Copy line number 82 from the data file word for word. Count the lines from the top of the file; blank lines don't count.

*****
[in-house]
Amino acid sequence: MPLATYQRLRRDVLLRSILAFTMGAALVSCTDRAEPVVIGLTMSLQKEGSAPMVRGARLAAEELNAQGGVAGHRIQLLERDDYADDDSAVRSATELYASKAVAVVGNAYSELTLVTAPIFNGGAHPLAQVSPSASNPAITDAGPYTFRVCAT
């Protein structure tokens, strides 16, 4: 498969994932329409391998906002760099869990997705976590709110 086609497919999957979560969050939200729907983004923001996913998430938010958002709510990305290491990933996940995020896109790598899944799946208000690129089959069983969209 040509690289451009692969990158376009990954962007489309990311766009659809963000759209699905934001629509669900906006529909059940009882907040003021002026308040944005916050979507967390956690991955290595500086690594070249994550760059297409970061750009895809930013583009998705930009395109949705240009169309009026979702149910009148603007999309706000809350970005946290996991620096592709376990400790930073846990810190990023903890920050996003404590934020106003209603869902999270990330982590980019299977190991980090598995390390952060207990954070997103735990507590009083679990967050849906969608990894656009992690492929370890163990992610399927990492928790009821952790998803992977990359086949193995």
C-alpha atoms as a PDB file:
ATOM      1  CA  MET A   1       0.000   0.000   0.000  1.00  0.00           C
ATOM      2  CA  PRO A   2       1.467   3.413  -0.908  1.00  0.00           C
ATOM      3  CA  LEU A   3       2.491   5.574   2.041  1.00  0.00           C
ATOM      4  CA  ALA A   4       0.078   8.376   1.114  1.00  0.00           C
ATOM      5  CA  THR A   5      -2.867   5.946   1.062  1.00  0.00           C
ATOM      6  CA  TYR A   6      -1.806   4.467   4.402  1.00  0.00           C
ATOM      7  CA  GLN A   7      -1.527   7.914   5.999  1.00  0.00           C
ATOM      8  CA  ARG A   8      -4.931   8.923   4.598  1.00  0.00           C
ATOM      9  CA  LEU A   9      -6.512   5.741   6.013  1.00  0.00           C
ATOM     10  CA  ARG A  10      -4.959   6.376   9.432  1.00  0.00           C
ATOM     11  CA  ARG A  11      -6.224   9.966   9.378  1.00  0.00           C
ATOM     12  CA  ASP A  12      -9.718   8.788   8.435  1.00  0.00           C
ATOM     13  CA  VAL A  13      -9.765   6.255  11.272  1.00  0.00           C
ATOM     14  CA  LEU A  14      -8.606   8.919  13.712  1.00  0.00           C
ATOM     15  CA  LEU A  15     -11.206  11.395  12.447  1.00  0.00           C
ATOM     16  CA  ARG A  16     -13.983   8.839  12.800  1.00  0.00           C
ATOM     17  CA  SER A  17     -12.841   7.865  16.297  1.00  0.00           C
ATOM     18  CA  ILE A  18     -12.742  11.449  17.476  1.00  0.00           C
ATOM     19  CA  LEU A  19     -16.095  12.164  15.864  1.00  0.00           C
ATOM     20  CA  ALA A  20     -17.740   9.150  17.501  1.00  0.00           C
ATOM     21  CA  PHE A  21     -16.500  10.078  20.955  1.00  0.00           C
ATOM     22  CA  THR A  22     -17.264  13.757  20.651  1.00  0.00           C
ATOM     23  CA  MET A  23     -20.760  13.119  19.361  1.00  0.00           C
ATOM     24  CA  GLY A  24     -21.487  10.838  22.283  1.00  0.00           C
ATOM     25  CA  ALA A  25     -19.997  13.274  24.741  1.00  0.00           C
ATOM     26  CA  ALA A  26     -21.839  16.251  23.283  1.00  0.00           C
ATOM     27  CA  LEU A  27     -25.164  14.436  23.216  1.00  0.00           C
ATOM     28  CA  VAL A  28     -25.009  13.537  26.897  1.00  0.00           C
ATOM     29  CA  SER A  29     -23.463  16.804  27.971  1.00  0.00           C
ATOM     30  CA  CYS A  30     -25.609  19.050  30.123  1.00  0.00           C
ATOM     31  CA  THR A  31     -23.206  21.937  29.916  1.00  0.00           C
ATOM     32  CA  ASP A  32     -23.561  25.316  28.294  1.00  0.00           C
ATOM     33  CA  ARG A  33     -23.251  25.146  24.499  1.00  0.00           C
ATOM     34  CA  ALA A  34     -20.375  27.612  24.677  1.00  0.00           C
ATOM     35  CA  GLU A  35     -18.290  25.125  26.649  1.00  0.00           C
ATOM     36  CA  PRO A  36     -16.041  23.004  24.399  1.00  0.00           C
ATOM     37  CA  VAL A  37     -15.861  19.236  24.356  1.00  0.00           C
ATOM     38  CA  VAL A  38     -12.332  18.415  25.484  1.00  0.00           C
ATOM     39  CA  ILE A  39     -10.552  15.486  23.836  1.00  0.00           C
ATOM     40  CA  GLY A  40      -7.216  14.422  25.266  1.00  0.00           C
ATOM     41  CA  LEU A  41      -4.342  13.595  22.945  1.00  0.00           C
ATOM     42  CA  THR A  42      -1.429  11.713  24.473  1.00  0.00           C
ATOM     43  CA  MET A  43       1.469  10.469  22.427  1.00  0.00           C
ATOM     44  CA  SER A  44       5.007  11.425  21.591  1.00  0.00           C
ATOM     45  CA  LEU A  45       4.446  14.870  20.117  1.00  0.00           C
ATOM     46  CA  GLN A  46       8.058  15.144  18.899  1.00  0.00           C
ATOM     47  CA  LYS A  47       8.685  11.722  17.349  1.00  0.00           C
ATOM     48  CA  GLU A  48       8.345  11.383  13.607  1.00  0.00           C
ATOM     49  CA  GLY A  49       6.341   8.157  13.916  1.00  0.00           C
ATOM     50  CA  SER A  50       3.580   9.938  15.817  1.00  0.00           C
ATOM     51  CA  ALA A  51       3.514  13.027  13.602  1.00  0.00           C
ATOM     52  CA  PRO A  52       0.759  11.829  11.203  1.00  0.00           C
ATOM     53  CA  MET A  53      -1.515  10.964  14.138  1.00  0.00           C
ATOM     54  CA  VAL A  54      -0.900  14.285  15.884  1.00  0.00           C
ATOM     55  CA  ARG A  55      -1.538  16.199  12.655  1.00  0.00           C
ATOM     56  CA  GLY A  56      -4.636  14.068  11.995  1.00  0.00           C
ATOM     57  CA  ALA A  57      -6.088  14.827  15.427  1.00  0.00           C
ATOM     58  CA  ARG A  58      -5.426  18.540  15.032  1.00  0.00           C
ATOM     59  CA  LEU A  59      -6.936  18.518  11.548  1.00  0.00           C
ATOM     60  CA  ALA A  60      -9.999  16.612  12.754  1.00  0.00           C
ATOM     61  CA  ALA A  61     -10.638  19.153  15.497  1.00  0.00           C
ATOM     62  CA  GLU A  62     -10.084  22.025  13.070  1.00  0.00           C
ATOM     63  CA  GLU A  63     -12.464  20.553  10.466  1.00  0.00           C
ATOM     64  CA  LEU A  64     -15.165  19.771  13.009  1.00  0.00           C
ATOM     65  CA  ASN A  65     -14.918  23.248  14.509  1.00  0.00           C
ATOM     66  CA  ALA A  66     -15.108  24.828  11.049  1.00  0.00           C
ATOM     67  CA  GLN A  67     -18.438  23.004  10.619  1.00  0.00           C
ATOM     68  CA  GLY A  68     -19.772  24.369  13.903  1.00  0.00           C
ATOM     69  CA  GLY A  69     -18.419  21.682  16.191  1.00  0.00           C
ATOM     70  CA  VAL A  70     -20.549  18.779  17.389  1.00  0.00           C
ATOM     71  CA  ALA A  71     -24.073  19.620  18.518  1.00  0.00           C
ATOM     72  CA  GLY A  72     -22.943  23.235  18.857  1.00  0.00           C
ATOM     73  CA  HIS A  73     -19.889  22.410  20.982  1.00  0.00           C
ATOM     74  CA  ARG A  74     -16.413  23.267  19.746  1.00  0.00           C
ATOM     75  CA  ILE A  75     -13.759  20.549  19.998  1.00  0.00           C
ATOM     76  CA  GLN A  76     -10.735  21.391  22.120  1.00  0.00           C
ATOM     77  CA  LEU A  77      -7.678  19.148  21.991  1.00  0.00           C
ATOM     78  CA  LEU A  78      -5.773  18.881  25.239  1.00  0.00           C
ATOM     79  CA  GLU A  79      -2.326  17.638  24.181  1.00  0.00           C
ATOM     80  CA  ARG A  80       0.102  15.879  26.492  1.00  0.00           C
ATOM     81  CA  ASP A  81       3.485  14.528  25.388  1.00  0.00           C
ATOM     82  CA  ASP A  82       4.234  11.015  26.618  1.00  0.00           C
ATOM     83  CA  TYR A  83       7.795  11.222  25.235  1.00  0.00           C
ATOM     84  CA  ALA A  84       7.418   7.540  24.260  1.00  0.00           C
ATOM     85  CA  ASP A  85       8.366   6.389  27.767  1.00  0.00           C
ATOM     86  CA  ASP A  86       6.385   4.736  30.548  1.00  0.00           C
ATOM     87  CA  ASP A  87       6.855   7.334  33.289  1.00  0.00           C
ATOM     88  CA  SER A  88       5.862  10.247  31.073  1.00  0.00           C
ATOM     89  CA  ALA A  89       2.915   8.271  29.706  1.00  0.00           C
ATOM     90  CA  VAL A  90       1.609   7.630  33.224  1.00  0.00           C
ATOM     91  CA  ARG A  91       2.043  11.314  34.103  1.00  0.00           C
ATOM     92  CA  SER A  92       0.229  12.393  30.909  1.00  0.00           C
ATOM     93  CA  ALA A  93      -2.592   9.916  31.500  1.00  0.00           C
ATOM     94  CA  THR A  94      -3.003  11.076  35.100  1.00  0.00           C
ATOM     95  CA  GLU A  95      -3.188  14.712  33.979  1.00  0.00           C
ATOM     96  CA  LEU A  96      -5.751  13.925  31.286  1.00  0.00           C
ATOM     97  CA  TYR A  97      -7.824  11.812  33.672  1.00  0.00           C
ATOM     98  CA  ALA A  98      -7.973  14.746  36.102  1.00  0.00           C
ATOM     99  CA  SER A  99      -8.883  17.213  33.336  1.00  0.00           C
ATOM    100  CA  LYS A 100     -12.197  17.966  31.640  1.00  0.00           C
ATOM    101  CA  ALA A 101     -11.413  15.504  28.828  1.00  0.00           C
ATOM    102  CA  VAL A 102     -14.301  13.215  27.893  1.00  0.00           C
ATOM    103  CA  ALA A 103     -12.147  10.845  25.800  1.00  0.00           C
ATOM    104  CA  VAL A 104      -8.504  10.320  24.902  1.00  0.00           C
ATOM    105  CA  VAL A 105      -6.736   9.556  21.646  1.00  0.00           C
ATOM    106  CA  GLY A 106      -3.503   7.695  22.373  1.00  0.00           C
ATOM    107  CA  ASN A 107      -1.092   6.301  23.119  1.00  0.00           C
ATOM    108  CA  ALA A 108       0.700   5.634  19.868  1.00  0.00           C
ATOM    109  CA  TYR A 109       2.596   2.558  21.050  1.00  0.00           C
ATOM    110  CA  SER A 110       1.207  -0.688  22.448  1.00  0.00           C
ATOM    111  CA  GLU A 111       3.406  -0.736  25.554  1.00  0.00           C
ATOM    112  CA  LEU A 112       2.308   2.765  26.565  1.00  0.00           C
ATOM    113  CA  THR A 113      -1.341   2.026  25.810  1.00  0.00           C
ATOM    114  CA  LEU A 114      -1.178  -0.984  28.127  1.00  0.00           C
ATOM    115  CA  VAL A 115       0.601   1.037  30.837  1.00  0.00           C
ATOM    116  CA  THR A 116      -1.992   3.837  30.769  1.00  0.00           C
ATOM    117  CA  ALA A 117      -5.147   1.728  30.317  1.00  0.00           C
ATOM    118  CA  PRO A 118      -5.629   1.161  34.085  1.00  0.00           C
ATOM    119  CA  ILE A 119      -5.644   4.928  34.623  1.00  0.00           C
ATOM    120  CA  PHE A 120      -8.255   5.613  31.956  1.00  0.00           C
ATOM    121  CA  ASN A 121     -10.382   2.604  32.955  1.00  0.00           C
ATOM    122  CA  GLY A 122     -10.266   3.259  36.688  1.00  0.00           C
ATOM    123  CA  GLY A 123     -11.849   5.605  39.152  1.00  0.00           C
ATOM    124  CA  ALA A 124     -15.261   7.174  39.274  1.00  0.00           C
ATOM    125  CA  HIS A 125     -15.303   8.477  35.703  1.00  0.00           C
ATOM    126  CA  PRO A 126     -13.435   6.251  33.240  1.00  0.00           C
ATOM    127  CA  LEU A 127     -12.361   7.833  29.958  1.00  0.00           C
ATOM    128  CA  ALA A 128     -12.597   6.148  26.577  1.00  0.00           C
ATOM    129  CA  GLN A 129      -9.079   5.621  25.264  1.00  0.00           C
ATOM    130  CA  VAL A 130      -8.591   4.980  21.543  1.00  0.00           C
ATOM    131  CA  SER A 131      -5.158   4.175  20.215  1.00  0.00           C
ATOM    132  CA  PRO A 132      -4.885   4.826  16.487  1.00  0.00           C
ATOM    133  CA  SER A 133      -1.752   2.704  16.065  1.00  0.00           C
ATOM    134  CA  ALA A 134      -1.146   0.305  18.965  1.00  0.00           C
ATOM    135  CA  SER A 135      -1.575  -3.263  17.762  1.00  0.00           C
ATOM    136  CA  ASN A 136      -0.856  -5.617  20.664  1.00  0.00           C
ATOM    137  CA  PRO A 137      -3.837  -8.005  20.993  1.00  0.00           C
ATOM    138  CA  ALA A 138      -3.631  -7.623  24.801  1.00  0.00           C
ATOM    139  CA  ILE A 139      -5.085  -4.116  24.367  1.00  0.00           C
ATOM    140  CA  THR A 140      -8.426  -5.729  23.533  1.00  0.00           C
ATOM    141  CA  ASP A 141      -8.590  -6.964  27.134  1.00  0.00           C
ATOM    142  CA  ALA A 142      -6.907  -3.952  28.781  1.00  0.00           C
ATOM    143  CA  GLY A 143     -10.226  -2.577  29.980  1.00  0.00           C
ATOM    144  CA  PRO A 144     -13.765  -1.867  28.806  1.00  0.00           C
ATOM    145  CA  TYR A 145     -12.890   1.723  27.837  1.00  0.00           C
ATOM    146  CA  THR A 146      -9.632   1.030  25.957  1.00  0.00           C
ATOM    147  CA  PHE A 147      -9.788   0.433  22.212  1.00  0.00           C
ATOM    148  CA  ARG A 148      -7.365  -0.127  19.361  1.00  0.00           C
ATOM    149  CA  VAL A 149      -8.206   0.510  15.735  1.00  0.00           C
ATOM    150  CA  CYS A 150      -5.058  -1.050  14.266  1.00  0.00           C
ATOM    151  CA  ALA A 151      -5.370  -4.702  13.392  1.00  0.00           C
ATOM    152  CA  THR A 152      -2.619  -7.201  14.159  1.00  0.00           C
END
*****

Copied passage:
ATOM     78  CA  LEU A  78      -5.773  18.881  25.239  1.00  0.00           C